John Suler's The Psychology of Cyberspace
This article dated May 96 (v1.0)

Transference Among People Online

The psychoanalytic concept of "transference" is especially important for understanding online relationships. Because the experience of the other person often is limited to text, there is a tendency for the user to project a variety of wishes, fantasies, and fears onto the ambiguous figure at the other end of cyberspace. The "blending" of one's mind with the other, as some users describe the experience of relating in cyberspace, may reflect this transference process. In fact, some users describe this blending of mind with the computer itself. Transference to the computer and to other users may interact in very subtle, complex ways. As one avid cybernaut once told me, "wherever I go on the internet, I discover myself."

Unconscious motivations related to the transference will also affect the "filtering" process that determines the choices the user makes in establishing relationships. Users may be surprised to find that the close friends they make online all seem to be the same types of people, even though this was not immediately obvious at the start of the relationship. This unconscious "homing" device can be very sensitive. Even when communicating only via text and in cumbersome or distracting online environments, we nevertheless zoom in on relationships that touch some hidden need within us.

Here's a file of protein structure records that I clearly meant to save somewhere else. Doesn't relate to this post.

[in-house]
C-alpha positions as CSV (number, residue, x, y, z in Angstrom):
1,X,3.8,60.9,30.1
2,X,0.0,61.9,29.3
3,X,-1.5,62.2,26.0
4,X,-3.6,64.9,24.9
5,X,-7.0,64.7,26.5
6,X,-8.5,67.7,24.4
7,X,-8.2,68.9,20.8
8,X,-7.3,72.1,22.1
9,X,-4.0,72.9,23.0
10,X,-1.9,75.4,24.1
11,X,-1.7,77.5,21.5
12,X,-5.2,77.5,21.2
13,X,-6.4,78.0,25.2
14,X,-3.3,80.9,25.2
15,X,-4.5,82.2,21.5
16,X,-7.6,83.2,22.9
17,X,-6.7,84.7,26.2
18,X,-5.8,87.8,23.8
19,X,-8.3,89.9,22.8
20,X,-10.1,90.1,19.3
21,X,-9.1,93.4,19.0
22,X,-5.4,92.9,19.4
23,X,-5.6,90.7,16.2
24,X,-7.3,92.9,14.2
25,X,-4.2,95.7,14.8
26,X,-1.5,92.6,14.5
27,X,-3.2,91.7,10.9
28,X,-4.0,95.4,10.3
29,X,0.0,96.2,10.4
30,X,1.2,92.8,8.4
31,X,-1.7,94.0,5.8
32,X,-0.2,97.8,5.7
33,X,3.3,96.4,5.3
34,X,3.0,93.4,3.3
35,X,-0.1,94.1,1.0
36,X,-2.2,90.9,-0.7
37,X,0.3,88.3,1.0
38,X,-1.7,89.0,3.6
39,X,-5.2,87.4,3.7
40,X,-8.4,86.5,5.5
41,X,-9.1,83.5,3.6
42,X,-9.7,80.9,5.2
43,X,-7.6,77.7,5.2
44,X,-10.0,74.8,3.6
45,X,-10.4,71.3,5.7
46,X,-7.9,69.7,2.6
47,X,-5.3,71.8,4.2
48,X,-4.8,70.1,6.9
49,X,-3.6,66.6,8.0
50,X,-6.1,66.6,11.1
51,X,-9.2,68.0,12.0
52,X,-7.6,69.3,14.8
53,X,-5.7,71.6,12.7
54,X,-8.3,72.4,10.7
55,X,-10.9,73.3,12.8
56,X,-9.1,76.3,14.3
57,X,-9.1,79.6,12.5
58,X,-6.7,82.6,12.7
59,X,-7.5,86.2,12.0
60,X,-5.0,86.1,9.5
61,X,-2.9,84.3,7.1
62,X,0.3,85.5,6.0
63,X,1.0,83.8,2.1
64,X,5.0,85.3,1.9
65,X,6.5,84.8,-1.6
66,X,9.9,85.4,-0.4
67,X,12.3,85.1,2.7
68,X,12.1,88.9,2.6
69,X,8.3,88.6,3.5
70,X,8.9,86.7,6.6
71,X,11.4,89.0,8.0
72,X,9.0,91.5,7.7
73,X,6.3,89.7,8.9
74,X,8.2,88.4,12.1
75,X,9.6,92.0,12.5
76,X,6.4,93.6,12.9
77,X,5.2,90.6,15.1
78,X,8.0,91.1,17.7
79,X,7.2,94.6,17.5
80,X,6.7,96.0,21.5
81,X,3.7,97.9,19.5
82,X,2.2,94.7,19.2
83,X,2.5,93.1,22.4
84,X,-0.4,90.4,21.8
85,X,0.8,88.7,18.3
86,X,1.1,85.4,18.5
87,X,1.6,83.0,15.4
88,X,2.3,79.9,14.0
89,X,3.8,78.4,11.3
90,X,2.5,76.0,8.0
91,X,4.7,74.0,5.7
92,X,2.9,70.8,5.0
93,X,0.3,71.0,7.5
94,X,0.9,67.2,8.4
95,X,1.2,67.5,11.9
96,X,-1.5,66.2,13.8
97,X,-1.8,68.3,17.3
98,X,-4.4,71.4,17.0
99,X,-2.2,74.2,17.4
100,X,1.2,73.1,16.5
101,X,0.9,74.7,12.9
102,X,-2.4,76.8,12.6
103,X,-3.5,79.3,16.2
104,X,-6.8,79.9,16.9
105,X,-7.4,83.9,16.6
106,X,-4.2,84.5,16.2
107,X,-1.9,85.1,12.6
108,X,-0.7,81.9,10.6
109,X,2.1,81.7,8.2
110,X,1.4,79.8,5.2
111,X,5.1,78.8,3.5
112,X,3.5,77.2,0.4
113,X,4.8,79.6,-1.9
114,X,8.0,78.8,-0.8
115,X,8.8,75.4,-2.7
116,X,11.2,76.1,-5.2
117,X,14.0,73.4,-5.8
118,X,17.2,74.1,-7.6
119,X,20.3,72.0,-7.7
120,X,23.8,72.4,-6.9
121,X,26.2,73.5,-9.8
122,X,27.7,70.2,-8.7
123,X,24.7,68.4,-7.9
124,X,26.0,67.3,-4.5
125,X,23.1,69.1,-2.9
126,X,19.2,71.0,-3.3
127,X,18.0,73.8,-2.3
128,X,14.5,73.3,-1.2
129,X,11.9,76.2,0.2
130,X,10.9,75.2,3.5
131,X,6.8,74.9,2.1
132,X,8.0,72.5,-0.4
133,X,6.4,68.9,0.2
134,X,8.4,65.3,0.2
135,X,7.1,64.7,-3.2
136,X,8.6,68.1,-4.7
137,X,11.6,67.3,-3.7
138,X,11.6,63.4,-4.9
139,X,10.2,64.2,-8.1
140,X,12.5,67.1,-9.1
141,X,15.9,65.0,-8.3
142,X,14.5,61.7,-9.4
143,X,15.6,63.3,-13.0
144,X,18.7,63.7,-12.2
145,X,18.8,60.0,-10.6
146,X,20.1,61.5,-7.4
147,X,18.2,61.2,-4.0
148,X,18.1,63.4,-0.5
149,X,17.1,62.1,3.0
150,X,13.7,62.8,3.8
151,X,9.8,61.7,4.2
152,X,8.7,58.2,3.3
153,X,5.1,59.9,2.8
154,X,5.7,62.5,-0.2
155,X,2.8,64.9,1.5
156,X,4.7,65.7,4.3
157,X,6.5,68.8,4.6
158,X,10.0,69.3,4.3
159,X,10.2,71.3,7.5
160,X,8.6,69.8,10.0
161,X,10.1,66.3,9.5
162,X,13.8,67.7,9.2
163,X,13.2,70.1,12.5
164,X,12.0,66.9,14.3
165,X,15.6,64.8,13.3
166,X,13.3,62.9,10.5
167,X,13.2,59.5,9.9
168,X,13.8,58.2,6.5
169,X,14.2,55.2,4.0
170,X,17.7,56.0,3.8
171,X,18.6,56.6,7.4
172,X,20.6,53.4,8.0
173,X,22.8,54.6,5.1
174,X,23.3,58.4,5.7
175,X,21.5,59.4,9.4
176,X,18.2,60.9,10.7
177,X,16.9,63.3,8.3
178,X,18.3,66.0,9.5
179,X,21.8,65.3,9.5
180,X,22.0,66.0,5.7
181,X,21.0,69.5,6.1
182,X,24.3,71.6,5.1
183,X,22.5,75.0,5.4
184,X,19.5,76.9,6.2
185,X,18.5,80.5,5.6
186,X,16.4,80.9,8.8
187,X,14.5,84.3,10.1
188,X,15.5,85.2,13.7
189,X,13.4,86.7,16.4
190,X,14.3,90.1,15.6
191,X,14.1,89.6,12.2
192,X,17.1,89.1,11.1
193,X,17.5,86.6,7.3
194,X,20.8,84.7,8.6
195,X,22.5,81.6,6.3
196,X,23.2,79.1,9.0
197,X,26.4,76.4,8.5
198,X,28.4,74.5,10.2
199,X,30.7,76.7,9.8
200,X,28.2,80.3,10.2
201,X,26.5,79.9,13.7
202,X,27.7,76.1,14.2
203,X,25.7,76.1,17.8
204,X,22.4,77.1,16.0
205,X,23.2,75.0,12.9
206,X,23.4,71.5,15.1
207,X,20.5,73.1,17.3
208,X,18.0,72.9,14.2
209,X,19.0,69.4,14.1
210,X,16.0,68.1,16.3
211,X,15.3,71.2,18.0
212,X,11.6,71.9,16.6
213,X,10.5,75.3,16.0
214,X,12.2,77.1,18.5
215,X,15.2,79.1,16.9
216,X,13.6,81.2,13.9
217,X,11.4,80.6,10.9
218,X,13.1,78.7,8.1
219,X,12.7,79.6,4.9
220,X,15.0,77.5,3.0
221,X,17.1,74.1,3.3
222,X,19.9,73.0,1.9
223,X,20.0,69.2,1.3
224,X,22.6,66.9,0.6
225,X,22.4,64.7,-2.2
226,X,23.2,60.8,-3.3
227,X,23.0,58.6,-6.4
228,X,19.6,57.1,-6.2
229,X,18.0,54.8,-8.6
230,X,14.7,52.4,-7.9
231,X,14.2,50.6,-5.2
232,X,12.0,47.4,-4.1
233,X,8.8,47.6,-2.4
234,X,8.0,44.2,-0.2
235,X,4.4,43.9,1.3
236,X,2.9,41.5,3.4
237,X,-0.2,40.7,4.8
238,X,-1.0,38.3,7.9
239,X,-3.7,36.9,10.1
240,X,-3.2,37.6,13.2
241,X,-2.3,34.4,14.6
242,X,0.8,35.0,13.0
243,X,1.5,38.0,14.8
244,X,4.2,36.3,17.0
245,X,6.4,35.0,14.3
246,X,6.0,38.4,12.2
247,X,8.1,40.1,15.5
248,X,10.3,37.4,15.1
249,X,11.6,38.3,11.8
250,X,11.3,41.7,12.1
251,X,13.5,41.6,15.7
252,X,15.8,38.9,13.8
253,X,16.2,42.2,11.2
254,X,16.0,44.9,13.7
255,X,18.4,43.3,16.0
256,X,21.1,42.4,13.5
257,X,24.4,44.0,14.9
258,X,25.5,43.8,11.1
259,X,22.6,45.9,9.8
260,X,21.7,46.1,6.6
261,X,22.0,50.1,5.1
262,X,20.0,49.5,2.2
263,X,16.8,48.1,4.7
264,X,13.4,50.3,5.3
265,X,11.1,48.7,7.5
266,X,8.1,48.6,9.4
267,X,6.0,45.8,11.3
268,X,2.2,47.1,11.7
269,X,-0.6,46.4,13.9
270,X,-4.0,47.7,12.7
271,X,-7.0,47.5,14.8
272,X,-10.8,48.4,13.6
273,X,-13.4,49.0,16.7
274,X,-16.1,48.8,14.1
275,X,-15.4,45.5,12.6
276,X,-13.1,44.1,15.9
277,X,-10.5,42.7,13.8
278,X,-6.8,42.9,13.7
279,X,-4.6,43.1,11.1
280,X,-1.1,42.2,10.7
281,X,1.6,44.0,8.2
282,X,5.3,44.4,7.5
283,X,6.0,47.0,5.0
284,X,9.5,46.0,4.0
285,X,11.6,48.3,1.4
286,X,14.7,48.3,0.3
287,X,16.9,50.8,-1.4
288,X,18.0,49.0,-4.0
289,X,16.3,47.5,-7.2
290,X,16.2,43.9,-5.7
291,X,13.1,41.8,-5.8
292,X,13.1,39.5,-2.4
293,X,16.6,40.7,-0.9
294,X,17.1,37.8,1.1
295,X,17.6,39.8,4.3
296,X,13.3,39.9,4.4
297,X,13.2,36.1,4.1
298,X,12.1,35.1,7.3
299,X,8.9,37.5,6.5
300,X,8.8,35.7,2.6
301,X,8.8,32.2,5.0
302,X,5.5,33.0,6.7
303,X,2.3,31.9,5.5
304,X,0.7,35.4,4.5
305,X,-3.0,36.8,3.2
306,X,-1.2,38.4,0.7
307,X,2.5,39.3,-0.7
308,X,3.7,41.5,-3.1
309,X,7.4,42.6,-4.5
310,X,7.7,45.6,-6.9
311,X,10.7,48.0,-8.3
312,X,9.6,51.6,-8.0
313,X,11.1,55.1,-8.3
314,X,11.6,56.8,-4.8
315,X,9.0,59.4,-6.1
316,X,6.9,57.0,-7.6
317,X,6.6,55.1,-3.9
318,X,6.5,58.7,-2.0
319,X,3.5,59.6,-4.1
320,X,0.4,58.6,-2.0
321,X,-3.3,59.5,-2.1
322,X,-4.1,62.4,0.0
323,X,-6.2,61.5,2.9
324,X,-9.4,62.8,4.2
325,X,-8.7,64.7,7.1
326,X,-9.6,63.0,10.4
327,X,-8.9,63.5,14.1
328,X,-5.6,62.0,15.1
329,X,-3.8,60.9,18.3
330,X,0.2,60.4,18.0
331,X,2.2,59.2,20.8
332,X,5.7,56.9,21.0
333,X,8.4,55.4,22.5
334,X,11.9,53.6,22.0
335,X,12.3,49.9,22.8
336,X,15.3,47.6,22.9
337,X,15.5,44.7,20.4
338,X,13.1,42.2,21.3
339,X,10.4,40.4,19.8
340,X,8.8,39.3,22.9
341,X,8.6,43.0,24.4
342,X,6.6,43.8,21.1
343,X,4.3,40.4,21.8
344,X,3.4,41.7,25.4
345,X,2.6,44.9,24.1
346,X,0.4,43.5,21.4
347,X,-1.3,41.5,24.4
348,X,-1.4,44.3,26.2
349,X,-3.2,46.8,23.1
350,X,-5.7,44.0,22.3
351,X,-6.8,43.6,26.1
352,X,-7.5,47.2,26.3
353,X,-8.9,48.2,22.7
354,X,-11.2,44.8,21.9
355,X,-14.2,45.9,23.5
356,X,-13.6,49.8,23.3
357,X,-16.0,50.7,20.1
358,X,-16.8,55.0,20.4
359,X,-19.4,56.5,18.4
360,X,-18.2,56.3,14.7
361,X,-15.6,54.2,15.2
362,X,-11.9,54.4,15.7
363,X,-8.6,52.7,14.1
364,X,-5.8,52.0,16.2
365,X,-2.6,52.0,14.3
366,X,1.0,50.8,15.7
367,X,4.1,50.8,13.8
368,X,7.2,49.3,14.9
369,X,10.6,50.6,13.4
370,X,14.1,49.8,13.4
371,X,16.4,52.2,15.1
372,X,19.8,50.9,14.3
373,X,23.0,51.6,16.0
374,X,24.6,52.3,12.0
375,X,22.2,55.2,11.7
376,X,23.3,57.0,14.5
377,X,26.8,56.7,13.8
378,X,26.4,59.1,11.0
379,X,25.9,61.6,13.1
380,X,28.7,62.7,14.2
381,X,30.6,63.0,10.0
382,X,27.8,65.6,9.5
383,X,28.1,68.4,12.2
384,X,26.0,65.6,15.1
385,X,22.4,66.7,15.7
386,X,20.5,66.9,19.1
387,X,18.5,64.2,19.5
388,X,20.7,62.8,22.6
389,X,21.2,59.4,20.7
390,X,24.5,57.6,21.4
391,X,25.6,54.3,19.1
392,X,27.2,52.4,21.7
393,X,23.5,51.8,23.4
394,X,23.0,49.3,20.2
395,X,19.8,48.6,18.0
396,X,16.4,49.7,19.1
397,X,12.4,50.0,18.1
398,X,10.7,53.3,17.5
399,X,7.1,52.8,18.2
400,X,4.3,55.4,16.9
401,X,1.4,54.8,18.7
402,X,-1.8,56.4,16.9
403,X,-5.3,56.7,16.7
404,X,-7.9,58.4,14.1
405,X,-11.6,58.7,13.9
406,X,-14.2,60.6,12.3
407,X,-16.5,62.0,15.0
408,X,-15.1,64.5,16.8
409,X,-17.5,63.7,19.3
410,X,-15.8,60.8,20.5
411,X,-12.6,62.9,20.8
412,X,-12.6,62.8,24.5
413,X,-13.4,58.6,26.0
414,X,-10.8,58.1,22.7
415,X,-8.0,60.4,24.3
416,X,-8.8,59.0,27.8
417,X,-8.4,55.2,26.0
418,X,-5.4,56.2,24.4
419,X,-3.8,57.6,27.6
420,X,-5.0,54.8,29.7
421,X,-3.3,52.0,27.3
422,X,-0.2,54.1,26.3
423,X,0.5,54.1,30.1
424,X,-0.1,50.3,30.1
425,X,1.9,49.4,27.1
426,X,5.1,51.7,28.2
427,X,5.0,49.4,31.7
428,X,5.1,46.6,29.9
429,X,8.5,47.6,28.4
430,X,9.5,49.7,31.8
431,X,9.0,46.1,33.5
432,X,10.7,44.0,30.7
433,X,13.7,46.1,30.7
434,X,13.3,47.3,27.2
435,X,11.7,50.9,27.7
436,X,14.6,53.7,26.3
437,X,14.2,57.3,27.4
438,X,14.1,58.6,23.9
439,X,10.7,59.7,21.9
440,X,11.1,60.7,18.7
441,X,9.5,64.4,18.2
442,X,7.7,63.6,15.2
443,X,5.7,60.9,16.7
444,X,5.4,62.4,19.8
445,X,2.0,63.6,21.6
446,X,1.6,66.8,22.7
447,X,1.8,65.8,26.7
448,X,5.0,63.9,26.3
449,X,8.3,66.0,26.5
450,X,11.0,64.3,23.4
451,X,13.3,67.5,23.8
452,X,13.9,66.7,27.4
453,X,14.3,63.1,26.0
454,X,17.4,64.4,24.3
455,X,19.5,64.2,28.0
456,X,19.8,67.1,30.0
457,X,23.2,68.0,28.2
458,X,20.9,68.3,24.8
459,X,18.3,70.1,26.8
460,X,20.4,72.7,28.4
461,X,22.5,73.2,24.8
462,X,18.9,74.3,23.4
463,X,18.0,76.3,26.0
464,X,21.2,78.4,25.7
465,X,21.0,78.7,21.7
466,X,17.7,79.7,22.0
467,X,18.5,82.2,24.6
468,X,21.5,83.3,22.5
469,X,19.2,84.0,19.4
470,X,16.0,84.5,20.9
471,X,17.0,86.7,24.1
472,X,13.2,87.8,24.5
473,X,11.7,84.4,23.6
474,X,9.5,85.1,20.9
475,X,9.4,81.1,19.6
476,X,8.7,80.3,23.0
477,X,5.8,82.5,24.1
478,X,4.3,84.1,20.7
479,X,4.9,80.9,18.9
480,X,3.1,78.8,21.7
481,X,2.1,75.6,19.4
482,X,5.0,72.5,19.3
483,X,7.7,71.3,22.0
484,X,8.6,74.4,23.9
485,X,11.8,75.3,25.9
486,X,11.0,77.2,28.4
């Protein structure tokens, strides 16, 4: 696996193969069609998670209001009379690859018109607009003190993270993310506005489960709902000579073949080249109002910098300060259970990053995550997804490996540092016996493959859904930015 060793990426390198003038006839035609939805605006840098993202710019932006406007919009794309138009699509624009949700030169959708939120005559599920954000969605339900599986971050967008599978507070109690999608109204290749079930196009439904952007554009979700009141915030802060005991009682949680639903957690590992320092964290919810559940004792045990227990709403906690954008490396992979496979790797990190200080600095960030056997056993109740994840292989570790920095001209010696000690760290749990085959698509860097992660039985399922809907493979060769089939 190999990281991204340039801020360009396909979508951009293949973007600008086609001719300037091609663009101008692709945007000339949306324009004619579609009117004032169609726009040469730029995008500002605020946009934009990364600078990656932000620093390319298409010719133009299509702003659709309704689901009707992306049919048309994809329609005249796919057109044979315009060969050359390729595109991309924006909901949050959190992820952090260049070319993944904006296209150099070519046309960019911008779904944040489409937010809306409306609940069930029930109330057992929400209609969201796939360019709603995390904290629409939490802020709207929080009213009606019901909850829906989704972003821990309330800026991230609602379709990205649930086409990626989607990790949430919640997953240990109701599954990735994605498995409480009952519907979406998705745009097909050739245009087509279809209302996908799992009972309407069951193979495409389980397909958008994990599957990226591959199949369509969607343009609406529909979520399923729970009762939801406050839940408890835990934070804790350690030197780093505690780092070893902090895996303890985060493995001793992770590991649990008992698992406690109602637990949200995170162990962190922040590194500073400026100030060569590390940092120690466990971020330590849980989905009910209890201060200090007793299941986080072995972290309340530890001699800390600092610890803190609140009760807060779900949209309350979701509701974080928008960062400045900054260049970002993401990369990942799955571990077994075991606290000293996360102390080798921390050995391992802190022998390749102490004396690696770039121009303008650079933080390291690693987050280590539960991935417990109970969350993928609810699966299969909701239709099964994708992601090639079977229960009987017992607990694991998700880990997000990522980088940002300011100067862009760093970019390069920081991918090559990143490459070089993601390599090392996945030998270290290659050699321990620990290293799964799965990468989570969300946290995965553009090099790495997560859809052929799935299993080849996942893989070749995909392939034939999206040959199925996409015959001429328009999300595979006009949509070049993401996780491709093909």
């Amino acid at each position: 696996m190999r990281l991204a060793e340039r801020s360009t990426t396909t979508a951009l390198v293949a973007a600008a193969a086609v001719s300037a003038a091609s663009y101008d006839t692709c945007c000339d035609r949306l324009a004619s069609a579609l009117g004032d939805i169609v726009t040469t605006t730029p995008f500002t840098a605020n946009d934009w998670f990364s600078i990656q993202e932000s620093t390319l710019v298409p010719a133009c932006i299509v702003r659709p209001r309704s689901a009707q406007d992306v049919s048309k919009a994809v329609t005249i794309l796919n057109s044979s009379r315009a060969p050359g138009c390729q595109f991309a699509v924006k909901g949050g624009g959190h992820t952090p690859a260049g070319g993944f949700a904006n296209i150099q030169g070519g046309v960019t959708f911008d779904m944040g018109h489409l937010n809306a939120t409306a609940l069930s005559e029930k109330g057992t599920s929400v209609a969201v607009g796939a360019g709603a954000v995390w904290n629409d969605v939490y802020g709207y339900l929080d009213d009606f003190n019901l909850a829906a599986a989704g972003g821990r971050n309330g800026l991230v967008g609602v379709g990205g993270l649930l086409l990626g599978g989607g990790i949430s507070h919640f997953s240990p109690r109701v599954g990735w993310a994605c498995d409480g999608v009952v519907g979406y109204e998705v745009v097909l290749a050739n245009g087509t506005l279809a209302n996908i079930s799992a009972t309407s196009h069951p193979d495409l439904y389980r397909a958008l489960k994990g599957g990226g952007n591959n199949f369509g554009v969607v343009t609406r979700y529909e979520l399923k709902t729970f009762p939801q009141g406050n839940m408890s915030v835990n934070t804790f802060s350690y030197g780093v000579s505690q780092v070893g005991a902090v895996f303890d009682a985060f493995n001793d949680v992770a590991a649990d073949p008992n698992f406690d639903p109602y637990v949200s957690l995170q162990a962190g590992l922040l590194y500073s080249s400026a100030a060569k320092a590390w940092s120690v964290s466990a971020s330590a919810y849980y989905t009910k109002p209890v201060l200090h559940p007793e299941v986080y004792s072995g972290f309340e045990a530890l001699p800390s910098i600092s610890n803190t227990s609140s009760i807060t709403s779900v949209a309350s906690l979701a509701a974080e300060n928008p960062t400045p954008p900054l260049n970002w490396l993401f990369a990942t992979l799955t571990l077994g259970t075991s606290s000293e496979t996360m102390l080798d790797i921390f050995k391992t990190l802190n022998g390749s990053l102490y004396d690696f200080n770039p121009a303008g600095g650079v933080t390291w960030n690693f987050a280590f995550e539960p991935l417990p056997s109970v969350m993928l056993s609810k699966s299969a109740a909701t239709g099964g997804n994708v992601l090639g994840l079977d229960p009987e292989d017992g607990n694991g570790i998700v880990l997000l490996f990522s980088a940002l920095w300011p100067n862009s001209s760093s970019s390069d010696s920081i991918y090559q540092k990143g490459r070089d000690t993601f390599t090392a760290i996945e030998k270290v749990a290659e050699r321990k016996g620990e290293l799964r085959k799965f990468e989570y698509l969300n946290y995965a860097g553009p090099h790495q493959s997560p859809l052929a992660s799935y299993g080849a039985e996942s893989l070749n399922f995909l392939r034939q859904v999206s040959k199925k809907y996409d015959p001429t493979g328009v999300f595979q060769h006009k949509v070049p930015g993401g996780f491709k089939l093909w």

When people exchange photos, call on the telephone, or finally meet the other, they are often surprised at how the real person does not always match the image they had developed in their mind. Meeting face-to-face challenges and reshapes the transference reactions.

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See also in The Psychology of Cyberspace:

The online disinhibition effect
Transference to one's computer and cyberspace
Cyberspace as a psychological space
Presence in cyberspace
Conflict in Cyberspace: How to resolve conflict online
The black hole of cyberspace

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